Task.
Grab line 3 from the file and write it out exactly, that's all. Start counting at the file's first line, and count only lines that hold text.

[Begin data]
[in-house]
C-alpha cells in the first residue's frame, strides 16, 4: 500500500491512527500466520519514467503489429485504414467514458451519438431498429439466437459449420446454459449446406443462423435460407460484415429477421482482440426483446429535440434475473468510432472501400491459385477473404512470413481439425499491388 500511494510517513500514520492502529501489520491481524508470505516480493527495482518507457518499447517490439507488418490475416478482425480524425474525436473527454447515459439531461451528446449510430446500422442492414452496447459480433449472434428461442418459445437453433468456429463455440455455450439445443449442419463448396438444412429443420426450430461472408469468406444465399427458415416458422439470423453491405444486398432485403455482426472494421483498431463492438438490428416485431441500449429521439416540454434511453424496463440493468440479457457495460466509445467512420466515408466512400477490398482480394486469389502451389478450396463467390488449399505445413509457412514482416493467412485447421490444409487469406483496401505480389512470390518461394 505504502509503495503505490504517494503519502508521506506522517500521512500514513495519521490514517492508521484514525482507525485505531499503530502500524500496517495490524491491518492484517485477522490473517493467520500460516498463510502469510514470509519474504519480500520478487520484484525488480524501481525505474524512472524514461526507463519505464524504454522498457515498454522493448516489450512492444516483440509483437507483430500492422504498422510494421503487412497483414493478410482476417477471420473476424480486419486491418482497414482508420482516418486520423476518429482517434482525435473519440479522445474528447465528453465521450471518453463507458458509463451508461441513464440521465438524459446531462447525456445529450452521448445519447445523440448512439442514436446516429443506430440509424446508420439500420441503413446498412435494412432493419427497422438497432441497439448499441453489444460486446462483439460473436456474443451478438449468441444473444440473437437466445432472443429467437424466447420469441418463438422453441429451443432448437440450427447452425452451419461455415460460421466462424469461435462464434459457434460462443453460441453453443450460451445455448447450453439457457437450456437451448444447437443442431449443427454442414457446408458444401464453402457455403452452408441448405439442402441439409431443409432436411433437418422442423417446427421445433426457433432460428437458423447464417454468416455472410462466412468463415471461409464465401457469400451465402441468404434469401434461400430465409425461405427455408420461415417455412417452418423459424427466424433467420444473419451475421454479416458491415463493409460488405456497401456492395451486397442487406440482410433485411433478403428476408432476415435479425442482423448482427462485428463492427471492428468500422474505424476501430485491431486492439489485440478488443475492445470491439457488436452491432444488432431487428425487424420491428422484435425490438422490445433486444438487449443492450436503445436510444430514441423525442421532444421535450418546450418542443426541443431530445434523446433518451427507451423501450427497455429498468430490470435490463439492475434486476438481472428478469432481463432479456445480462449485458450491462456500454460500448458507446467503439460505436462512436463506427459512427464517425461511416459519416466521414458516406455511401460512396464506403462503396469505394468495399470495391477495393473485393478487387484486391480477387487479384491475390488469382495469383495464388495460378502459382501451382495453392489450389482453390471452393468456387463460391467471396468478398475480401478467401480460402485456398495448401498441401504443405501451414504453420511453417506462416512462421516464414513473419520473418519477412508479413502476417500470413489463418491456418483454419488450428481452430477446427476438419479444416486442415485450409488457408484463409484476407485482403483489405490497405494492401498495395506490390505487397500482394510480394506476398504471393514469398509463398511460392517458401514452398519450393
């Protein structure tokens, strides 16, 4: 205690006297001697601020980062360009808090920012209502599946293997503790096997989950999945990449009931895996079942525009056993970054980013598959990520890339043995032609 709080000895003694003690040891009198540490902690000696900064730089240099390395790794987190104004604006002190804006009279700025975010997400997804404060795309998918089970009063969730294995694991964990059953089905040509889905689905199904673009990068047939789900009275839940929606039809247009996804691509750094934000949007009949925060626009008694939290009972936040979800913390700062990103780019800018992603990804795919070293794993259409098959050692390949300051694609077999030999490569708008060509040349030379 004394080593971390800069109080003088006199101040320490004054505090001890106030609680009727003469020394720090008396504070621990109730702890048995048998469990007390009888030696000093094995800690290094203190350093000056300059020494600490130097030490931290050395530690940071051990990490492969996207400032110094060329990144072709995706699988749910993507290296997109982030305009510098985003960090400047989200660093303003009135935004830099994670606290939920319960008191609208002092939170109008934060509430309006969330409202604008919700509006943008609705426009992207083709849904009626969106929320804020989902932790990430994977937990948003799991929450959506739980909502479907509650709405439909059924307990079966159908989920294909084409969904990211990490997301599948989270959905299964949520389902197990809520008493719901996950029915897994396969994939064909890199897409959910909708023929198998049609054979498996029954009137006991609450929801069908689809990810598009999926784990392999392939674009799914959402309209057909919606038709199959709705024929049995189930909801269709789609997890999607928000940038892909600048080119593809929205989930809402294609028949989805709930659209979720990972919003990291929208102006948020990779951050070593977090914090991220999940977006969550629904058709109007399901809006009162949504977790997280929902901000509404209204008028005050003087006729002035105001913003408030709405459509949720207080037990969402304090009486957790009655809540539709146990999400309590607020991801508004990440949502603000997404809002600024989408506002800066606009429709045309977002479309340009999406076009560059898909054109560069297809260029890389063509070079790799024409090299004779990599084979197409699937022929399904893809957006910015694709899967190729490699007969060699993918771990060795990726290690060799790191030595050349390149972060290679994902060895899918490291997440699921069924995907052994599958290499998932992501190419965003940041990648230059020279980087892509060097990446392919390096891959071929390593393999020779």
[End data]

């Protein structure tokens, strides 16, 4: 205690006297001697601020980062360009808090920012209502599946293997503790096997989950999945990449009931895996079942525009056993970054980013598959990520890339043995032609 709080000895003694003690040891009198540490902690000696900064730089240099390395790794987190104004604006002190804006009279700025975010997400997804404060795309998918089970009063969730294995694991964990059953089905040509889905689905199904673009990068047939789900009275839940929606039809247009996804691509750094934000949007009949925060626009008694939290009972936040979800913390700062990103780019800018992603990804795919070293794993259409098959050692390949300051694609077999030999490569708008060509040349030379 004394080593971390800069109080003088006199101040320490004054505090001890106030609680009727003469020394720090008396504070621990109730702890048995048998469990007390009888030696000093094995800690290094203190350093000056300059020494600490130097030490931290050395530690940071051990990490492969996207400032110094060329990144072709995706699988749910993507290296997109982030305009510098985003960090400047989200660093303003009135935004830099994670606290939920319960008191609208002092939170109008934060509430309006969330409202604008919700509006943008609705426009992207083709849904009626969106929320804020989902932790990430994977937990948003799991929450959506739980909502479907509650709405439909059924307990079966159908989920294909084409969904990211990490997301599948989270959905299964949520389902197990809520008493719901996950029915897994396969994939064909890199897409959910909708023929198998049609054979498996029954009137006991609450929801069908689809990810598009999926784990392999392939674009799914959402309209057909919606038709199959709705024929049995189930909801269709789609997890999607928000940038892909600048080119593809929205989930809402294609028949989805709930659209979720990972919003990291929208102006948020990779951050070593977090914090991220999940977006969550629904058709109007399901809006009162949504977790997280929902901000509404209204008028005050003087006729002035105001913003408030709405459509949720207080037990969402304090009486957790009655809540539709146990999400309590607020991801508004990440949502603000997404809002600024989408506002800066606009429709045309977002479309340009999406076009560059898909054109560069297809260029890389063509070079790799024409090299004779990599084979197409699937022929399904893809957006910015694709899967190729490699007969060699993918771990060795990726290690060799790191030595050349390149972060290679994902060895899918490291997440699921069924995907052994599958290499998932992501190419965003940041990648230059020279980087892509060097990446392919390096891959071929390593393999020779």